10/10

Sunday Post – 15th January 2017

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Sunday Post

This is part of the weekly meme over at the Caffeinated Book Reviewer, where book bloggers can share the books and blogs they have written.

This week was full throttle as I started back at Northbrook with the new term – the first session is my least favourite as we always have a mound of admin to wade through, but it was lovely to see everyone again. I also resumed my exercise classes – more fun and I wasn’t as stiff and sore as I thought I’d be, which was also a bonus! On Wednesday evening, I went to see a film of the live performance of The Tempest by the RSC at Stratford at the Connaught in Worthing. It was amazing – the special effects and the performances were stunning and filled me with the desire to see the real thing at The Barbican. I should have gone to the monthly West Sussex Writers’ meeting on Thursday night but the weather had other ideas. The rain turned to sleet with the forecast for snow later in the evening and I decided not venture out – I don’t do driving in snow if I can possibly avoid it. This week-end I’m grannying again, which is lovely as ever.

This week I have read:
A Symphony of Echoes – Book 2 of The Chronicles of St Mary’s by Jodi Taylor
In the second book in the Chronicles of St Mary’s series, Max and the team visit Victorian London in asymphonyofechoessearch of Jack the Ripper, witness the murder of Archbishop Thomas a Becket in Canterbury Cathedral, and discover that dodos make a grockling noise when eating cucumber sandwiches.

But they must also confront an enemy intent on destroying St Mary’s – an enemy willing, if necessary, to destroy History itself to do it.

This time-travelling adrenaline-filled adventure is every bit as foot to the floor as the first book, Just One Damned Thing After Another. I enjoyed following the exploits of Max and her fellow historians as they witness and chronicle some of the most famous events in History at great risk to their lives and look forward to continuing with this series.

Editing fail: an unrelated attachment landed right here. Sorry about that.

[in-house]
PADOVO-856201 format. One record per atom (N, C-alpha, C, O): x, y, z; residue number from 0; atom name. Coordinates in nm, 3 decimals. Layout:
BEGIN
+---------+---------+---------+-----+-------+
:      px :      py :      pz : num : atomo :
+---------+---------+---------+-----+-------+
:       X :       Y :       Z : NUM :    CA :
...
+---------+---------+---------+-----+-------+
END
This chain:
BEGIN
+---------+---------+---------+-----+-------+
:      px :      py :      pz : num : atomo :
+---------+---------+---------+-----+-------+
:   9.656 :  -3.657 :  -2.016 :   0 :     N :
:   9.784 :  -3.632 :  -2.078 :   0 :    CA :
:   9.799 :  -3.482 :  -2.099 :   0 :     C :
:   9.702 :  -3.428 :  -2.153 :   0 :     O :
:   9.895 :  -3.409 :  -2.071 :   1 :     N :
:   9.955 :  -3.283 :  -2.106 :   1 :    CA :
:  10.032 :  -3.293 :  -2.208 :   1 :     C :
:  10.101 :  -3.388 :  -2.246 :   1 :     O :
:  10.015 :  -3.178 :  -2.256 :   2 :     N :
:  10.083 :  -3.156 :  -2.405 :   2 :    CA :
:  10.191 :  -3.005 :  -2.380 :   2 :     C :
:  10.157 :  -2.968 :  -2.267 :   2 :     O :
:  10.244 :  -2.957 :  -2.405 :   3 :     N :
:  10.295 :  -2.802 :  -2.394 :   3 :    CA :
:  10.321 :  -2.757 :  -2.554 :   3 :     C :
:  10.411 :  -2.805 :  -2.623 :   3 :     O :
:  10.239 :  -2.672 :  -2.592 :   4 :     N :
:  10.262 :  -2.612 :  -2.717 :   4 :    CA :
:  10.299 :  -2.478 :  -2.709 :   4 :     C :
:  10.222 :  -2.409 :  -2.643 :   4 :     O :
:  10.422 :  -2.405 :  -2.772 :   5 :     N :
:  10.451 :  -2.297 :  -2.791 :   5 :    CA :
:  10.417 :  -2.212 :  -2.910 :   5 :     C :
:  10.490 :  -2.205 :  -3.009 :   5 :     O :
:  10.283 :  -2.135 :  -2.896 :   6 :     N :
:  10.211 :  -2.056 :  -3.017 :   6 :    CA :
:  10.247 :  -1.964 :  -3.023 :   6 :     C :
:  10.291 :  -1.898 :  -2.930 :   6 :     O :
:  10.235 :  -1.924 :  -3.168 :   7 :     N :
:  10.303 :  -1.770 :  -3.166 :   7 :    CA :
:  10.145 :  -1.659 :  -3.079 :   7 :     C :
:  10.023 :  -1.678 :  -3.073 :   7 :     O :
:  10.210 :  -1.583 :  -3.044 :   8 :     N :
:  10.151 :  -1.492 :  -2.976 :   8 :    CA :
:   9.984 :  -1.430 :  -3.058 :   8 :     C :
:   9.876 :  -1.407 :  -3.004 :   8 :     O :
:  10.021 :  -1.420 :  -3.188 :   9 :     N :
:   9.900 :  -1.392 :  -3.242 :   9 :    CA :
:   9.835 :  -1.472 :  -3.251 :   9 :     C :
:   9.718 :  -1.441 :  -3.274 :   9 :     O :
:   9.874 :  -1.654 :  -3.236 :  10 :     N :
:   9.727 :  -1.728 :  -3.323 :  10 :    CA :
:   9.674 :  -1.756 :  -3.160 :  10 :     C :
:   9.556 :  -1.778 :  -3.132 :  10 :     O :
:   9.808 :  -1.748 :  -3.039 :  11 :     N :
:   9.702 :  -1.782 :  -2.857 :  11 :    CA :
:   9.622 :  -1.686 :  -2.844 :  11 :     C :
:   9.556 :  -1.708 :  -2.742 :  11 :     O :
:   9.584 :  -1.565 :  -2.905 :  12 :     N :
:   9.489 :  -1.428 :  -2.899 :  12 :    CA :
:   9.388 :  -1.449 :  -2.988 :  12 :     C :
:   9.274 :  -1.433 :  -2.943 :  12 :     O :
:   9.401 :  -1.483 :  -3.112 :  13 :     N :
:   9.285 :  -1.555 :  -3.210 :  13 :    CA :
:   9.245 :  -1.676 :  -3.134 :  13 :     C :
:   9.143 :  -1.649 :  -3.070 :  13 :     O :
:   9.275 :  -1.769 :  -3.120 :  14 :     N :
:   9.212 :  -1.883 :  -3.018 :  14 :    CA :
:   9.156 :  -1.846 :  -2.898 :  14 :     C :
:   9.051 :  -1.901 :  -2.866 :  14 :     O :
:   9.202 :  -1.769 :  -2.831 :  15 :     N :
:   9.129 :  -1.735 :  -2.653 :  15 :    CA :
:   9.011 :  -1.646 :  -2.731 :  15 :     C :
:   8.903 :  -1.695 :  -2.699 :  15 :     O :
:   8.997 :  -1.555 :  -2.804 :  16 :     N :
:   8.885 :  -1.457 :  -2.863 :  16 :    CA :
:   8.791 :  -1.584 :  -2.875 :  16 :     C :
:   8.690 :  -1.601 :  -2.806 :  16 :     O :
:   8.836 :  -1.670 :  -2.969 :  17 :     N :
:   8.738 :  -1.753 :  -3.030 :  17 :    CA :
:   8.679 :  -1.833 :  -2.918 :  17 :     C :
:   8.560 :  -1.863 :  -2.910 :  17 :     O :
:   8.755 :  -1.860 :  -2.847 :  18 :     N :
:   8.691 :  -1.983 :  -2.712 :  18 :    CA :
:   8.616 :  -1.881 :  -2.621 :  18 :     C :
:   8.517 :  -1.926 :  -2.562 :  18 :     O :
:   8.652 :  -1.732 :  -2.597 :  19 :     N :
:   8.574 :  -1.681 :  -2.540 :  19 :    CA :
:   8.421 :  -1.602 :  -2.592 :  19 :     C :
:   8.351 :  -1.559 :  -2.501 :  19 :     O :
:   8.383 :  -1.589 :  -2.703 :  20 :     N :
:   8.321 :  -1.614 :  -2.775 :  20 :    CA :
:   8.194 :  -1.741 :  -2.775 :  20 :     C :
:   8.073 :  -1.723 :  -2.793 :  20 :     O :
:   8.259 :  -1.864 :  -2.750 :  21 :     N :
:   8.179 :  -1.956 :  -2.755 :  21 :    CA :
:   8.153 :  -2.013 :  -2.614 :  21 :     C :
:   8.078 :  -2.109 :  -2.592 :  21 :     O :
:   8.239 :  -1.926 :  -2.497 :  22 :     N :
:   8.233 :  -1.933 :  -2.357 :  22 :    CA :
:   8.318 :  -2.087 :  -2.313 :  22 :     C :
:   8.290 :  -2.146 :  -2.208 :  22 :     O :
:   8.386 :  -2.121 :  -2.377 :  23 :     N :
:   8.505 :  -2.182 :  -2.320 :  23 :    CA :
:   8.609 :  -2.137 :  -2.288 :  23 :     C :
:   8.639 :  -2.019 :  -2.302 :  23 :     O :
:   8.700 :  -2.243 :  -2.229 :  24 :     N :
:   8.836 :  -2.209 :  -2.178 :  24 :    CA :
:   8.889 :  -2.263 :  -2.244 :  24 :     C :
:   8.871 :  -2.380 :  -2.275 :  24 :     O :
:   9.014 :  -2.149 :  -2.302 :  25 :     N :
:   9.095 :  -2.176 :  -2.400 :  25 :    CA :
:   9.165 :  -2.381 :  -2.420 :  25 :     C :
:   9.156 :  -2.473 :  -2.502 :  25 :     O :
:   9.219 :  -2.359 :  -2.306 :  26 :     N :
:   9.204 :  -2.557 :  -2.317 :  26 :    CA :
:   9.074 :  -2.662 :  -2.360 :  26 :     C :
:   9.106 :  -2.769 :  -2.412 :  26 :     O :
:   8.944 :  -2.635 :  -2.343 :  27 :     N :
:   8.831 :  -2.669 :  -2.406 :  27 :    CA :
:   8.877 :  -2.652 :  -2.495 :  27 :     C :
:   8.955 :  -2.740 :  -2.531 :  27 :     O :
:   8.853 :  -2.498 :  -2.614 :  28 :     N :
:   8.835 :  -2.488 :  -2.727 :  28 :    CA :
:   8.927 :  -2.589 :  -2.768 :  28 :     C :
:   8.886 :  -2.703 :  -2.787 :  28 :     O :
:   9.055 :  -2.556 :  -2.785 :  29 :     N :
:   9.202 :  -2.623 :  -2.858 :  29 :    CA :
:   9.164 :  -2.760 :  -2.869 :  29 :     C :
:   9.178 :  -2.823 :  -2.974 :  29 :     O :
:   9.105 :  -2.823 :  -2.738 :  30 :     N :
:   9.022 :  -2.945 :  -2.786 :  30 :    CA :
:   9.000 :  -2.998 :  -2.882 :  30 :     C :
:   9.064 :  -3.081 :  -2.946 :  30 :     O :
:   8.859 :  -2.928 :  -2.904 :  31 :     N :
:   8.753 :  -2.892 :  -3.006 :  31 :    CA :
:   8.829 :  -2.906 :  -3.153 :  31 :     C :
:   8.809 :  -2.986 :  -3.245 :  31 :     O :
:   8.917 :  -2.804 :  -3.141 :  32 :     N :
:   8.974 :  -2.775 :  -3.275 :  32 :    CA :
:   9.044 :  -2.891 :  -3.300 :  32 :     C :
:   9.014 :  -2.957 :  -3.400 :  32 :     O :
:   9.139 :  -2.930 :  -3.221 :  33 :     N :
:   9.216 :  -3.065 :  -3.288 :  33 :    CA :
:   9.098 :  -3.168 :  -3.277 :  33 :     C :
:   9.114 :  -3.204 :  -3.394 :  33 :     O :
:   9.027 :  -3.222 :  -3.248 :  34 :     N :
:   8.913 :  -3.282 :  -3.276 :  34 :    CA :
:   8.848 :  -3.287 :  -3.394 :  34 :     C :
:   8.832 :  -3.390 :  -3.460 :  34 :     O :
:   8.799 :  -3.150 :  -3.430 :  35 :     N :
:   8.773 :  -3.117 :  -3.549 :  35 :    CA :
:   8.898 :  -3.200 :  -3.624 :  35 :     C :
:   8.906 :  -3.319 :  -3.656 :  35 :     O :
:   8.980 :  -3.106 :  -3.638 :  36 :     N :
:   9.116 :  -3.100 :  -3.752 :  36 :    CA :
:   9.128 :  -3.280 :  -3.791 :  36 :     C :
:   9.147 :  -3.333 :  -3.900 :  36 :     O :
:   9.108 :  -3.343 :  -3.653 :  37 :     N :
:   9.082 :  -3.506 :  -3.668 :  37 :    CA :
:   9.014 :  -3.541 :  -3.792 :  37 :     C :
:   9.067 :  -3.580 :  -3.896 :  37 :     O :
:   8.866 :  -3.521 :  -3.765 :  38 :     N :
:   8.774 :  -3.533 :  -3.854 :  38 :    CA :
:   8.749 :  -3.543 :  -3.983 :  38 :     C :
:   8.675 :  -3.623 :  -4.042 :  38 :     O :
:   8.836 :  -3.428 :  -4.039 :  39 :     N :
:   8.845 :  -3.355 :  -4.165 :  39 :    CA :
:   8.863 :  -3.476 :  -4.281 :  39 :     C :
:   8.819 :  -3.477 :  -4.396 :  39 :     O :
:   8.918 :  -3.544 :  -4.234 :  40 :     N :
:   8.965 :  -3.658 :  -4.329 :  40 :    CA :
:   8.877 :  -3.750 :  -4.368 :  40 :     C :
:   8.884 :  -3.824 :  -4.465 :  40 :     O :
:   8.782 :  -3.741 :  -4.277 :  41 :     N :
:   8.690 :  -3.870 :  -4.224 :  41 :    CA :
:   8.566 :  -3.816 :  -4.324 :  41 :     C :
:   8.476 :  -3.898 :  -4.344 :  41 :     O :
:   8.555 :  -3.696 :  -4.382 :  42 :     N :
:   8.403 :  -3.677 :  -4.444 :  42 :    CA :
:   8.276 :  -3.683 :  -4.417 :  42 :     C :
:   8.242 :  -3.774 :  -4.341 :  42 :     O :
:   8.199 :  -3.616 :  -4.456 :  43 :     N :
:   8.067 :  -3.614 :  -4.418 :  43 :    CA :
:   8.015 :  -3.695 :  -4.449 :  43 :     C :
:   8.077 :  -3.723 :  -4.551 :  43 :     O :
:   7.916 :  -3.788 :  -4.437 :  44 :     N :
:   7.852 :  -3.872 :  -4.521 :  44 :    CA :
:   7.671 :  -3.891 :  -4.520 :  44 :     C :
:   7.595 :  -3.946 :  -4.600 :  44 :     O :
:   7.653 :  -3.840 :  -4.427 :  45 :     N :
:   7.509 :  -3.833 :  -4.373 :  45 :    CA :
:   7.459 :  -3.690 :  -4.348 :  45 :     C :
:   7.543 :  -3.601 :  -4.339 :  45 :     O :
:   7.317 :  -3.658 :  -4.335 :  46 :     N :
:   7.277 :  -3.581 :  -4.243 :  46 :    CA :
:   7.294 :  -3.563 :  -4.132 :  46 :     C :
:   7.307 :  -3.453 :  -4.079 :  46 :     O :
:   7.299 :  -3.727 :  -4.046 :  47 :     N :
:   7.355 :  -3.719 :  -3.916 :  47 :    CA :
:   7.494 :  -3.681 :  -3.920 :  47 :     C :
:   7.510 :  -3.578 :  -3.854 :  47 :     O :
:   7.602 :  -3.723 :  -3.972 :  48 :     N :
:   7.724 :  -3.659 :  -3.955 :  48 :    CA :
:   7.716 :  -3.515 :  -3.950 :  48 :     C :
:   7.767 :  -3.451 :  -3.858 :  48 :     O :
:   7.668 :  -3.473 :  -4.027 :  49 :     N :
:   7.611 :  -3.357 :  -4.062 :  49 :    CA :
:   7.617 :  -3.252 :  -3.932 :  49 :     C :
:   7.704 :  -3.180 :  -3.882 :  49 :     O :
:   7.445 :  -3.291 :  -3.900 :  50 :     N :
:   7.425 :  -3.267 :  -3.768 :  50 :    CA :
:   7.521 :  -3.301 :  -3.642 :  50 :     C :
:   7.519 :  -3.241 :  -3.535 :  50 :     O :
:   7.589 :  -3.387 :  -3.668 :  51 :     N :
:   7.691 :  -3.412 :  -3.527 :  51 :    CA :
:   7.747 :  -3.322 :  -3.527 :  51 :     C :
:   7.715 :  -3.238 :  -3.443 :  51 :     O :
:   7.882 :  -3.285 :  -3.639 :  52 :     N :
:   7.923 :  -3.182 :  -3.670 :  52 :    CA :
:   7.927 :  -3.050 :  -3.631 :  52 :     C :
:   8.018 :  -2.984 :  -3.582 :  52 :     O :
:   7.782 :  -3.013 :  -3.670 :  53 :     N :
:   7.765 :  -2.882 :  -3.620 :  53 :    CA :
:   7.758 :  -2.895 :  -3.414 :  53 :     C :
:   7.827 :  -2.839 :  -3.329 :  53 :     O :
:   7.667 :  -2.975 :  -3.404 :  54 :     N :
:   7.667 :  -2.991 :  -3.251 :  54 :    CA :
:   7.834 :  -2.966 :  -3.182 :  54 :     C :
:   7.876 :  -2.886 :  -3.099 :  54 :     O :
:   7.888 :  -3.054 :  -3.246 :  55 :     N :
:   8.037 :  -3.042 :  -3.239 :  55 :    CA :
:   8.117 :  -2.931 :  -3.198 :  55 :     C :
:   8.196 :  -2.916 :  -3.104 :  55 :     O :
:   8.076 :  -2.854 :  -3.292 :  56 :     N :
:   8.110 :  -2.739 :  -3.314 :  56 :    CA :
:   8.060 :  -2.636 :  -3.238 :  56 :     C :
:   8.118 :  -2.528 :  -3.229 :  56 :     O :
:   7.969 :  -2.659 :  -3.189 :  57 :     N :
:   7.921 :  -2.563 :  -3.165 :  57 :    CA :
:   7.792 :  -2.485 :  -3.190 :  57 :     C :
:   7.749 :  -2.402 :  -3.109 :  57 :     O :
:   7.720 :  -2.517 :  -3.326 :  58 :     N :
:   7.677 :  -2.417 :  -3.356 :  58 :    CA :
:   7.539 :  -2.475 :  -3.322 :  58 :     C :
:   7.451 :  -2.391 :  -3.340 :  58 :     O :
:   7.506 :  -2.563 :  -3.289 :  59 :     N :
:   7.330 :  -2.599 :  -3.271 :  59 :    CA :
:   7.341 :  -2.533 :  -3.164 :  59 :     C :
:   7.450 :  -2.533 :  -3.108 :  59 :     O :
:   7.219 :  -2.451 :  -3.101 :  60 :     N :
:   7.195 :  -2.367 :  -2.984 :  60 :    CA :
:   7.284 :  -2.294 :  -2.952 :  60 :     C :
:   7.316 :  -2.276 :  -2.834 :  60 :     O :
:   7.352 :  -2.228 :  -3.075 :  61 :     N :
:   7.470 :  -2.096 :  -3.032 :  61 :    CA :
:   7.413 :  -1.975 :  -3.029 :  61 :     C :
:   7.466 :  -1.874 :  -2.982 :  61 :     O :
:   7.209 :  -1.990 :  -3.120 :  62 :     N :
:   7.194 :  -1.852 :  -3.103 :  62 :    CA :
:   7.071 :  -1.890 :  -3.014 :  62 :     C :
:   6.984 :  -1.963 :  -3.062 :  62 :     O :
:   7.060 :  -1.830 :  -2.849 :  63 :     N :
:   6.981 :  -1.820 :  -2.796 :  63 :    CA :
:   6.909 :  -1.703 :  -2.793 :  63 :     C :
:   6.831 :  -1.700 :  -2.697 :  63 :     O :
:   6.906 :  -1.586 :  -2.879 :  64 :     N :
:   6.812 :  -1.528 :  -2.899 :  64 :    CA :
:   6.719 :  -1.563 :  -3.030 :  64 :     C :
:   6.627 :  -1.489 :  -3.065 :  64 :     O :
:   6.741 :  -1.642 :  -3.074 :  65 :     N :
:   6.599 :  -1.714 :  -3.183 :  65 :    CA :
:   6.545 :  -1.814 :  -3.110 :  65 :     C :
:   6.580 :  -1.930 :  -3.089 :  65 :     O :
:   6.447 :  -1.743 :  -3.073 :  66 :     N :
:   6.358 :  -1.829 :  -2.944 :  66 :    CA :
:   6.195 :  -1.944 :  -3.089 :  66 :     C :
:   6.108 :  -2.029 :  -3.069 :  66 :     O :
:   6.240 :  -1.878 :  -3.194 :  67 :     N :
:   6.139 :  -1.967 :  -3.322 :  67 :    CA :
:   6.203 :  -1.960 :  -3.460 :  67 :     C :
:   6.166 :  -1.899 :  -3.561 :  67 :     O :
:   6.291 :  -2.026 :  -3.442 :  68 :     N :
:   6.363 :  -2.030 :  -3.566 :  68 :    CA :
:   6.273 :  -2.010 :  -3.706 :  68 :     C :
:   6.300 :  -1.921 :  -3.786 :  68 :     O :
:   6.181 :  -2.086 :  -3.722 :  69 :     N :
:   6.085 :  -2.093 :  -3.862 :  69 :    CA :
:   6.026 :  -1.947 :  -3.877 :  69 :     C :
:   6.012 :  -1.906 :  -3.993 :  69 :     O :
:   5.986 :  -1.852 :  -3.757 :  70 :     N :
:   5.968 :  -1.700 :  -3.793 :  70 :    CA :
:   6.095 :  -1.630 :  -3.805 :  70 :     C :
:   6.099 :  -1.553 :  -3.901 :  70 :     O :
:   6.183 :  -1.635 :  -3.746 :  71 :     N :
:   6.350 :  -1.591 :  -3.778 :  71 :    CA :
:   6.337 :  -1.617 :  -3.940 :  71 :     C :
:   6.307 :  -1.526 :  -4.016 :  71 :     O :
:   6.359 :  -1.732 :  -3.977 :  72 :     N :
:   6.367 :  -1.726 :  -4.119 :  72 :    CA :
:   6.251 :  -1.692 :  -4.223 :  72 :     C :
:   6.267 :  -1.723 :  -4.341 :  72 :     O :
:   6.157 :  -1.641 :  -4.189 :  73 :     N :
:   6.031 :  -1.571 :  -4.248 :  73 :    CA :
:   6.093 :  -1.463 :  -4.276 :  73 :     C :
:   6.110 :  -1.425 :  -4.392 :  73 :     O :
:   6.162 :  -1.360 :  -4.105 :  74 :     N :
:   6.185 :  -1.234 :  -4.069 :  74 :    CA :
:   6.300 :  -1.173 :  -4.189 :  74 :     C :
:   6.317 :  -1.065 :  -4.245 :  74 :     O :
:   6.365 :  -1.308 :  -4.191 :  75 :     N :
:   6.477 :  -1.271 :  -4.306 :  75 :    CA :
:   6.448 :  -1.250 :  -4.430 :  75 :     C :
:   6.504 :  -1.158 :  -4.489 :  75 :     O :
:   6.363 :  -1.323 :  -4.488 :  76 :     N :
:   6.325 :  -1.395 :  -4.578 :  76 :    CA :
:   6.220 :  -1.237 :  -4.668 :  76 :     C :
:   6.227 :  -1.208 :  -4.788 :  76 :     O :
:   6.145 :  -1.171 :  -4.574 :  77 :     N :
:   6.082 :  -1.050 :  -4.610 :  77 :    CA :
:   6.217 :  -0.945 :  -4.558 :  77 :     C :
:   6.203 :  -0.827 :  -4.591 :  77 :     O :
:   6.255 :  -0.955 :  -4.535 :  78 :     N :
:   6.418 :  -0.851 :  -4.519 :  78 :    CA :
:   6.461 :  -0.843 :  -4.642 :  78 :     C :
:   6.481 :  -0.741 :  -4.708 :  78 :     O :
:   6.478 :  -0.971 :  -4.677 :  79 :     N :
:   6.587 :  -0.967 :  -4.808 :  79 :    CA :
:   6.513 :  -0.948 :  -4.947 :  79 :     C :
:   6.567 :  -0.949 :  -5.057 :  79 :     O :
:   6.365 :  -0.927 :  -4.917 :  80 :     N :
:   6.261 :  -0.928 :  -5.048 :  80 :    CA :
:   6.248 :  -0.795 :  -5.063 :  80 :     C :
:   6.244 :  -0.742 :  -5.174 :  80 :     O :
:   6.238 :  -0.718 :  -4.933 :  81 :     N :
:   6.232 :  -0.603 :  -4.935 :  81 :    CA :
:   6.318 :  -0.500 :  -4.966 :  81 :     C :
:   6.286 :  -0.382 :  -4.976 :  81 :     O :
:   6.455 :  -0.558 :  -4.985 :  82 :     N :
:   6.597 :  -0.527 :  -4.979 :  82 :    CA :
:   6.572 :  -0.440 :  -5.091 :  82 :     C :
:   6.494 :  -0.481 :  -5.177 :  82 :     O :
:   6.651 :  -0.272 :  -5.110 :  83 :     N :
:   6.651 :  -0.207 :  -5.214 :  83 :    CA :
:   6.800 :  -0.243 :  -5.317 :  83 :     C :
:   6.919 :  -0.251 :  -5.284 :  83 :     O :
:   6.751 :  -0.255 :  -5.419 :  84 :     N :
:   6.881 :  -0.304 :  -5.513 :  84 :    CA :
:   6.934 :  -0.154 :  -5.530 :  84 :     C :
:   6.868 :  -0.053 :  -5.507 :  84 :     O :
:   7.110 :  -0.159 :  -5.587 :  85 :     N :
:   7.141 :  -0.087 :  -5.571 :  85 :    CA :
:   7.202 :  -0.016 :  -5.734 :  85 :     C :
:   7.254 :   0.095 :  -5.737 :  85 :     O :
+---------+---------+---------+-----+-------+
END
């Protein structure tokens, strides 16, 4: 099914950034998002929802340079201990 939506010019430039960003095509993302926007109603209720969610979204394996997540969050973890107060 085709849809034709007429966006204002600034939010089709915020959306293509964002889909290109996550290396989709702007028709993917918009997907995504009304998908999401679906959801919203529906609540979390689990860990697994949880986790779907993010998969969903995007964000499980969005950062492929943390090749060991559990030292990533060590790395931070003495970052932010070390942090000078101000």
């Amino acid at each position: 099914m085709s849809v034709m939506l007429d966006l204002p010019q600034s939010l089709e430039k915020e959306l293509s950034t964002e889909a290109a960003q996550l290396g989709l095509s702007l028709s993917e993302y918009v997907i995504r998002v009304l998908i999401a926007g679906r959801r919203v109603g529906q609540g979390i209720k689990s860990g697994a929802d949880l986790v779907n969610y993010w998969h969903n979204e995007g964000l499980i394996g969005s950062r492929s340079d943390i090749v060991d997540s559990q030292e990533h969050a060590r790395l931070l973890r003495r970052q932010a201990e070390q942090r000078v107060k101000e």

Emperor of the Fireflies – Book 2 of the Tide Dragons series by Sarah Ash
emperorofthefirefliesKai and Masao, once enemies, are now condemned to the sea by the Tide Dragons Sacrifice. If Hotaru, the new emperor, is unable to summon the Tide Dragons of Ebb and Flood at the Autumn Moon Festival, he will forfeit the right to rule Cipangu. The two Sacrifices face a desperate race against time to free themselves from this ancient curse before Hotaru binds them with forbidden magic to obey his will – forever.

Sakami, Kai’s lover, has become a kitsune, a fox spirit. She is determined to do all in her power to save him – but is Hotaru, aided by his treacherous shikigami, Kurika, just too formidable an opponent to overcome?

This is a joy. I thoroughly enjoyed revisiting this vividly depicted Japanese world and quickly got swept back up into the story from where The Flood Dragon’s Sacrifice left off. I love the fact that we not only get a ringside seat at what is going on with the protagonists, but we also get to know what is driving the main antagonists, too. It makes for an enjoyably nuanced tale. I’ll be reviewing it in due course.

My posts last week:
Sunday Post – 8th January 2017

Review of The King’s Peace – Book 1 of the Tir Tanagiri series by Jo Walton

Teaser Tuesday featuring Emperor of the Fireflies – Book 2 of the Tide Dragons by Sarah Ash

Shoot for the Moon 2016 Challenge – How Did I Do?

My Outstanding Books of 2016

Friday Faceoff – Nobody likes a clown at midnight… featuring Chicot the Jester by Alexandre Dumas

Review of The Falconer – Book 1 of The Falconer series by Elizabeth May

Interesting/outstanding blogs and articles that have caught my attention during the last week, in no particular order:
50 Word Stories: Breakfast Memories https://richardankers.com/2017/01/14/50-word-stories-breakfast-memories/ Another quirky offering from the talented Richard Ankers

Inspirational F. Scott Fitzgerald quotes http://logicalquotes.com/f-scott-fitzgerald-quotes/
There are some really smart, enjoyably clever quotes in this post.